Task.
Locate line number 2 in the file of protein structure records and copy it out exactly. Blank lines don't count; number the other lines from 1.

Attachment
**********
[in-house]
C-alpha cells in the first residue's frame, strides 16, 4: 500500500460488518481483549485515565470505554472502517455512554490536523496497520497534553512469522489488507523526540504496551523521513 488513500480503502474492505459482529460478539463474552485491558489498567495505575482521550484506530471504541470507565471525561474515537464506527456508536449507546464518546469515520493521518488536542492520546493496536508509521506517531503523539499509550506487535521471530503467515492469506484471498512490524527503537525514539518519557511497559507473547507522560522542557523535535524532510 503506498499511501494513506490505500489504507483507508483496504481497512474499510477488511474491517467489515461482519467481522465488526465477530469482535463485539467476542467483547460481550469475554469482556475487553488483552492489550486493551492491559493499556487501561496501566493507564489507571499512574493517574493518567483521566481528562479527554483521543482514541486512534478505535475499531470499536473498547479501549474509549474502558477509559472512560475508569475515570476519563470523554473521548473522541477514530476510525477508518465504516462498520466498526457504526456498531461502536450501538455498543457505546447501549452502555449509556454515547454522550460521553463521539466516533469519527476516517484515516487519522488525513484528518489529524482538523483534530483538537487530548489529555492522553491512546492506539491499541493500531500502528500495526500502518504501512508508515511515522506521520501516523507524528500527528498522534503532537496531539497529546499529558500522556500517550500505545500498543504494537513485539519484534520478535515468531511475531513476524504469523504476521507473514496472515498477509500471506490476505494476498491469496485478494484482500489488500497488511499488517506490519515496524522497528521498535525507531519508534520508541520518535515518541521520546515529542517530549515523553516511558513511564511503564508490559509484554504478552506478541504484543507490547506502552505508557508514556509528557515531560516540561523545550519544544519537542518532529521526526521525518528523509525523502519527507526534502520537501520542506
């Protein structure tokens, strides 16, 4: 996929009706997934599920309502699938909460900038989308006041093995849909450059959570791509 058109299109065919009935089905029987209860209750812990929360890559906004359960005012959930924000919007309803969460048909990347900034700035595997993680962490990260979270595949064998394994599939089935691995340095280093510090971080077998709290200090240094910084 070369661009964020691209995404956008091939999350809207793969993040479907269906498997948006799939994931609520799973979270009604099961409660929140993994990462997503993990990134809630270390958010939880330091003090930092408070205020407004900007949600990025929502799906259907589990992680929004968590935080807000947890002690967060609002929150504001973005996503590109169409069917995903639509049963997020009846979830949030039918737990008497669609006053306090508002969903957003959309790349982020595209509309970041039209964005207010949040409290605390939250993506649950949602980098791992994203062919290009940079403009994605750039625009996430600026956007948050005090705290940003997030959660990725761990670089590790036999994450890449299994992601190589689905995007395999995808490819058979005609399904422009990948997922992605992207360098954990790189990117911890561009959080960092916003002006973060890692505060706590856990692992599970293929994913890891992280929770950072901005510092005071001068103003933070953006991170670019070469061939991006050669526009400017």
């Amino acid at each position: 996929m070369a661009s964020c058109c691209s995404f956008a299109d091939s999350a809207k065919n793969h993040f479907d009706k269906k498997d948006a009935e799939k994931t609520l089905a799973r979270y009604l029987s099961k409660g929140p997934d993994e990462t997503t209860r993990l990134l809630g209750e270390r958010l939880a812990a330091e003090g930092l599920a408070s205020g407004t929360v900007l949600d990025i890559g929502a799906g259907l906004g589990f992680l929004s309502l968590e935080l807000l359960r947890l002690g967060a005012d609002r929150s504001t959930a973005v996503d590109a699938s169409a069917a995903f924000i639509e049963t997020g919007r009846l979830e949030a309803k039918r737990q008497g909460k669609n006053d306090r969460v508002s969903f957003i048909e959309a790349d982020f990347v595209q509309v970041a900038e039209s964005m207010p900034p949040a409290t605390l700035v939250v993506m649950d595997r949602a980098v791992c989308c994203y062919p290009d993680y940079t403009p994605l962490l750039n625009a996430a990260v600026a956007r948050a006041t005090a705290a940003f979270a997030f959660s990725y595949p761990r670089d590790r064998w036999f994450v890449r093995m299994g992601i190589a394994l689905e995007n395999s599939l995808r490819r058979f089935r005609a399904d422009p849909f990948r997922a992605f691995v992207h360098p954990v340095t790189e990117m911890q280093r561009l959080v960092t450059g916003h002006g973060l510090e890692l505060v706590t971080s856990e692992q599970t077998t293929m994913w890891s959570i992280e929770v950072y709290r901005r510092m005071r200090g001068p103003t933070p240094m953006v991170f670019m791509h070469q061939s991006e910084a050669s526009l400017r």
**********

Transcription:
C-alpha cells in the first residue's frame, strides 16, 4: 500500500460488518481483549485515565470505554472502517455512554490536523496497520497534553512469522489488507523526540504496551523521513 488513500480503502474492505459482529460478539463474552485491558489498567495505575482521550484506530471504541470507565471525561474515537464506527456508536449507546464518546469515520493521518488536542492520546493496536508509521506517531503523539499509550506487535521471530503467515492469506484471498512490524527503537525514539518519557511497559507473547507522560522542557523535535524532510 503506498499511501494513506490505500489504507483507508483496504481497512474499510477488511474491517467489515461482519467481522465488526465477530469482535463485539467476542467483547460481550469475554469482556475487553488483552492489550486493551492491559493499556487501561496501566493507564489507571499512574493517574493518567483521566481528562479527554483521543482514541486512534478505535475499531470499536473498547479501549474509549474502558477509559472512560475508569475515570476519563470523554473521548473522541477514530476510525477508518465504516462498520466498526457504526456498531461502536450501538455498543457505546447501549452502555449509556454515547454522550460521553463521539466516533469519527476516517484515516487519522488525513484528518489529524482538523483534530483538537487530548489529555492522553491512546492506539491499541493500531500502528500495526500502518504501512508508515511515522506521520501516523507524528500527528498522534503532537496531539497529546499529558500522556500517550500505545500498543504494537513485539519484534520478535515468531511475531513476524504469523504476521507473514496472515498477509500471506490476505494476498491469496485478494484482500489488500497488511499488517506490519515496524522497528521498535525507531519508534520508541520518535515518541521520546515529542517530549515523553516511558513511564511503564508490559509484554504478552506478541504484543507490547506502552505508557508514556509528557515531560516540561523545550519544544519537542518532529521526526521525518528523509525523502519527507526534502520537501520542506